Day 5: Endings, Beginnings and Editing
From Tania Hershman
A short story, even a very very short story, can take months or years to finish. But a first draft in five days, or even in a few hours, is perfectly possible. It’s a very rare event that a story emerges in its almost finished form on the first go – most of the time I find I have to write my way into the story, following it until I find out what the story actually is. Only once you’ve finished the first draft can you hold the whole story in your head and then see what changes you might need to make it the story you really want to tell.
Now, what about endings? They are one of the trickiest parts of a short story. There is one school of thought that a short story ending is a bit like a joke, in that it is both surprising and inevitable. And this is where we bring in the idea of a potential reader. If the ending is a complete surprise, if there’s no way the reader could have seen that coming, they might feel that they’ve missed something or that they read “wrongly”. Conversely, if the ending is inevitable, if it’s exactly what the reader imagined would happen, then they might wonder why they bothered reading in the first place.
Getting that fine balance of the two is difficult. For me, it’s a physical feeling: when I read the story out loud to myself (a great tip, by the way, I read everything aloud to myself while I’m writing). If I get a bodily sensation when I read the end, I know that this is the ending I want. This instinct comes with time, when you’ve written – and ended – a number of short stories. When you are starting out, it’s fun to experiment with various kinds of endings! Note which ones work for you, and take a close look at their endings, thinking about why they affected you. There is no one right way and no formula across all stories.
If you’ve read some of the stories I’ve offered you over the past few days, take a second look at their endings. What do the endings do to you? How do they do it? We very often want to tie things up neatly, a happily-ever-after sort of thing, no loose ends dangling. But then there is nothing for a reader to ponder, nothing is left lingering if everything is sealed. Allow them that pleasure, which might mean cutting the last line, paragraph, or even page. It’s hard to do, I know this well, but try it with your own story and see how you feel.
Endings are intimately tied into beginnings. For me, the greatest stories have some resonance with the beginning, sometimes very subtly, whether I can see a very short story’s beginning out of the corner of my eye, or it came 10 pages earlier. There are many, many places to start your story – where your first draft started isn’t where the finished story might start. In fact, nothing in your first, tenth, orhundredth – draft is set in stone; everything is up for grabs and can be changed. You might decide to tell it from the point of view of another character, in the present tense instead of the past or the third person instead of the first. You might try all of these things and then come back to the way you wrote it in the first place. Editing is far easier if you have left your story to sit in a drawer for a few weeks, ideally even longer, so you can come back to it with fresh eyes and see what you think of it.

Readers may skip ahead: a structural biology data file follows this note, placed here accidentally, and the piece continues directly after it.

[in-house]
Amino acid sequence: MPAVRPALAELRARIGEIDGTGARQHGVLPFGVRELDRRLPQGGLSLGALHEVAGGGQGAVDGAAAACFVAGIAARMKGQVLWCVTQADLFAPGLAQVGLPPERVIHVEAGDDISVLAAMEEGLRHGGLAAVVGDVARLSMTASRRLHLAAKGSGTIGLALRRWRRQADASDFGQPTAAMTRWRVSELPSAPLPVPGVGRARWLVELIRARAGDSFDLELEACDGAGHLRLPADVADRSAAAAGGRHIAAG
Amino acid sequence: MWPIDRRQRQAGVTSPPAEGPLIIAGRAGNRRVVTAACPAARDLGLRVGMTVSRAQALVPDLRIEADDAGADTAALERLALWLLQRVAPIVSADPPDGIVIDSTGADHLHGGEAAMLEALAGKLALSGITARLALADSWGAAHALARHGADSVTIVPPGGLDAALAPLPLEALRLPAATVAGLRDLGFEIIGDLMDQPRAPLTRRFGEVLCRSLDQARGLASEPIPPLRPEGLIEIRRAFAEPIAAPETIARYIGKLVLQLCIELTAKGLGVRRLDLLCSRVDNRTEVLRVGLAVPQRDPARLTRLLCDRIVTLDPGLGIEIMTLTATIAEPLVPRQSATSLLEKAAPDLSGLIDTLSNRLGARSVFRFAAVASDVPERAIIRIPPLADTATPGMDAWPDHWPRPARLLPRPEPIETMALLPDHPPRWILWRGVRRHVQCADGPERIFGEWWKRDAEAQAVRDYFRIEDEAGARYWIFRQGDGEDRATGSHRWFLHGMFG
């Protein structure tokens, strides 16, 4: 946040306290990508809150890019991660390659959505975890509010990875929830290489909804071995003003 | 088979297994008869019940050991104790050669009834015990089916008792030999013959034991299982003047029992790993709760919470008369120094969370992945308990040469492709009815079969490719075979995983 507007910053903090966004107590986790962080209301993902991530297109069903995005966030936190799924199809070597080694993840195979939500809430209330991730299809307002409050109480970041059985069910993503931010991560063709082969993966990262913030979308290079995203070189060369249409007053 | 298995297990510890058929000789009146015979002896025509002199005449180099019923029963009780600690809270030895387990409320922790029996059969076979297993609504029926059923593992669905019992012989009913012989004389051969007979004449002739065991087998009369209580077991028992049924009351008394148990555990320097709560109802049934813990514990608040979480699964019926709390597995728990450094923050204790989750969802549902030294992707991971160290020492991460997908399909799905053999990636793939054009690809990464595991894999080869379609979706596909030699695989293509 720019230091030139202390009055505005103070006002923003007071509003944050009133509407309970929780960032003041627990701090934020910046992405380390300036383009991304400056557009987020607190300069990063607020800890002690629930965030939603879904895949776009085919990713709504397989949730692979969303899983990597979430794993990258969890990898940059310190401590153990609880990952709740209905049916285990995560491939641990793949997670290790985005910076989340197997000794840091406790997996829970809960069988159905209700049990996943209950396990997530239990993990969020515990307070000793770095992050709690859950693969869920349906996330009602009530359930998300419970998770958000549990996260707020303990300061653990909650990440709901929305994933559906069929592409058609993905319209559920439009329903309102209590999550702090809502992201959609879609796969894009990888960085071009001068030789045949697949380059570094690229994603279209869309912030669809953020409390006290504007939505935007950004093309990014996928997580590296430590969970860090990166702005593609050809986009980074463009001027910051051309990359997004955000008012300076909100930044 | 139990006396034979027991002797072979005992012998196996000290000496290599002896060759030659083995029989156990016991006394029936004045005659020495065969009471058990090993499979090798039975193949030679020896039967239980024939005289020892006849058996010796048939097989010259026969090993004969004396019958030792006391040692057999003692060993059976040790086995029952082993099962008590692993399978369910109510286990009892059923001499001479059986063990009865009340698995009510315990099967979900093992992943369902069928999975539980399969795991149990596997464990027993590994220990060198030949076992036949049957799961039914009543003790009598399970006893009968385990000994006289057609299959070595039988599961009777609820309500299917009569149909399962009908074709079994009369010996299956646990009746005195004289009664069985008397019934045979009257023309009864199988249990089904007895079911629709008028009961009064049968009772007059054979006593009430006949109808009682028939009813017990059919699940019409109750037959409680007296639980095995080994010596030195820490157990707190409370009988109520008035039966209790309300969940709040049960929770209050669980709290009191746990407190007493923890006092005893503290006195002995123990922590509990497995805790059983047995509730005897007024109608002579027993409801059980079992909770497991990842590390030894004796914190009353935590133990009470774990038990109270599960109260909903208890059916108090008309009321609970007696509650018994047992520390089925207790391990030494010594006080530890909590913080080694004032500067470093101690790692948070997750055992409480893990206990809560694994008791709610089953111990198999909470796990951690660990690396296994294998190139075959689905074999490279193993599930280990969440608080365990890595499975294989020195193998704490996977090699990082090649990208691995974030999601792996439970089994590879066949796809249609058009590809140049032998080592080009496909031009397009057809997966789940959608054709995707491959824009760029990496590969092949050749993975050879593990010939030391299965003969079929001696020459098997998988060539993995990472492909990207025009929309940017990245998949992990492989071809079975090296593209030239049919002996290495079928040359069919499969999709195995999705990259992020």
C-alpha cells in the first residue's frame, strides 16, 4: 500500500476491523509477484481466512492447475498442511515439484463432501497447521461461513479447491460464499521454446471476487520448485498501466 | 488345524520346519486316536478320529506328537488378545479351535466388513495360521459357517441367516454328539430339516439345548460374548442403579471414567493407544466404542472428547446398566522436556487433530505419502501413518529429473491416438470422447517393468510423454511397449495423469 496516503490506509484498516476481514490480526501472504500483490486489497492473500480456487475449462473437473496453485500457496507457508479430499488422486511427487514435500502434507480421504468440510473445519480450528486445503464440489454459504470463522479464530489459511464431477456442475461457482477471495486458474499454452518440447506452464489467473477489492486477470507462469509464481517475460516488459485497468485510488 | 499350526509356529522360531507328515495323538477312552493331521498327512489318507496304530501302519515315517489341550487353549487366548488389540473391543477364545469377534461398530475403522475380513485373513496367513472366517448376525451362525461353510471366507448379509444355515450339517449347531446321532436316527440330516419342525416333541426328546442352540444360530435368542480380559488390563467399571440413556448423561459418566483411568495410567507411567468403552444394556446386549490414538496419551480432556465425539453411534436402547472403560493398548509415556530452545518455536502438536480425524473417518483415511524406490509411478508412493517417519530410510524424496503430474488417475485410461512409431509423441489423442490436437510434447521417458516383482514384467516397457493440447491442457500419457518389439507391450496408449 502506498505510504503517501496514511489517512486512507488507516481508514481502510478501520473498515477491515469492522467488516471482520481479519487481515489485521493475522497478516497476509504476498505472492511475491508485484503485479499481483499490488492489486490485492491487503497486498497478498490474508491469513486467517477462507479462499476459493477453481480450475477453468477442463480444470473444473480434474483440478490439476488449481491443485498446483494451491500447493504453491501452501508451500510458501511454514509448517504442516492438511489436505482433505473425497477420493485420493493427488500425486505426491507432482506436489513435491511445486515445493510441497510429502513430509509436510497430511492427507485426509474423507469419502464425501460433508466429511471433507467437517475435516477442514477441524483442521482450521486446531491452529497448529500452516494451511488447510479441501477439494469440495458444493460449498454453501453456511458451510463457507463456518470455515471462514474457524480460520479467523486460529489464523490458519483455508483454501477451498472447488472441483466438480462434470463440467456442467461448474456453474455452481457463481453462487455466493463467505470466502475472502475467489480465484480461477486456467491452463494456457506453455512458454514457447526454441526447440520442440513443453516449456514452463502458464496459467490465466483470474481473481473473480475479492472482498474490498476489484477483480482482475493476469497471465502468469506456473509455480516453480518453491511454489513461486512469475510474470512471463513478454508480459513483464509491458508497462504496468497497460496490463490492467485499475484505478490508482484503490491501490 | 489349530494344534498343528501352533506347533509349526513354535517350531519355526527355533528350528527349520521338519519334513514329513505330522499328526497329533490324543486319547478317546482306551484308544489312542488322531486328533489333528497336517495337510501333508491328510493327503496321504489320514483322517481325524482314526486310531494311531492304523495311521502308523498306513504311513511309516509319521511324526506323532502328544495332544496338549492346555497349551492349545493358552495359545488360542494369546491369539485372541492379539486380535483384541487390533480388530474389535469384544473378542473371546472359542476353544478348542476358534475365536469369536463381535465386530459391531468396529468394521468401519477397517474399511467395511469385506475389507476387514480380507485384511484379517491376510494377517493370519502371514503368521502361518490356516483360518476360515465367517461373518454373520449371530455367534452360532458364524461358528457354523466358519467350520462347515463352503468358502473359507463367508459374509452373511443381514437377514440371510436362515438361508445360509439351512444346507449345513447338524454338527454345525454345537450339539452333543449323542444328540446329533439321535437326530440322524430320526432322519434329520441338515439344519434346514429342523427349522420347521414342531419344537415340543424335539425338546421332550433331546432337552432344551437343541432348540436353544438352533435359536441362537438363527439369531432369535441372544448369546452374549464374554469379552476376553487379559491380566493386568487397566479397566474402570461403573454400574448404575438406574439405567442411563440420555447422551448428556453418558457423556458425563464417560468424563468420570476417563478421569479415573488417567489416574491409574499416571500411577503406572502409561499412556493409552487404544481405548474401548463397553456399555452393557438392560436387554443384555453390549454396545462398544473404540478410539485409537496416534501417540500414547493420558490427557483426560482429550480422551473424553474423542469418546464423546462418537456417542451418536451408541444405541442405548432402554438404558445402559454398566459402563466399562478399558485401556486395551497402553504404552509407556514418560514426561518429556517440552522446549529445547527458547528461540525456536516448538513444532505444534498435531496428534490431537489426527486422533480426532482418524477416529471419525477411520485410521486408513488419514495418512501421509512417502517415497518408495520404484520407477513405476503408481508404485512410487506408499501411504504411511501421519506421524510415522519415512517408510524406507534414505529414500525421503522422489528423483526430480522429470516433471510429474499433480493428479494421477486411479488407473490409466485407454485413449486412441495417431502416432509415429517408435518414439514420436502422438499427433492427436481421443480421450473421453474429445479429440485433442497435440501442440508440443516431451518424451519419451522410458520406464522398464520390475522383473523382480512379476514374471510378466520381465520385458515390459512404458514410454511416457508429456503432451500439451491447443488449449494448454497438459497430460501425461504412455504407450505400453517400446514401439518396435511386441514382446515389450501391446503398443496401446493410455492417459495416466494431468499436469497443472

Once you have your draft down, you’ve seen where you’ll begin. This might involve you deleting the early paragraphs which helped you write your way into the story. You can look at whether you’re trying to tell your reader everything you think they need to know, or whether you’re leaving delicious gaps for them to step into and become involved in the story. How large the gaps will be is up to you. You may want to be very minimalist and barely tell a reader anything, verging on confusing them, or just leave some things to their imagination. Remember: the short story reader is clever and they expect to do some work, so you’d be giving them a gift.
Your final task, what I will leave you with, is simple: keep writing, keep following the story. I can’t say to you: write the end today, as you may not have gotten to the middle yet; you might have to do some more writing or some more creative waiting. Your story may need to be five pages long, or 25. Perhaps it will end up being less than one page, but you need to write ten times as much in order to find out.
If you decide that you want to try and end your story today, set a time and write without stopping or thinking for half an hour, keeping an eye out for anywhere you might be widening the story instead of moving towards an end point. Don’t plant seeds that open your story up; think about landing the plane instead of going higher.
It’s been fun sharing this week with you, I hope seeds of stories have been planted that will grow, and I look forward to seeing what emerges!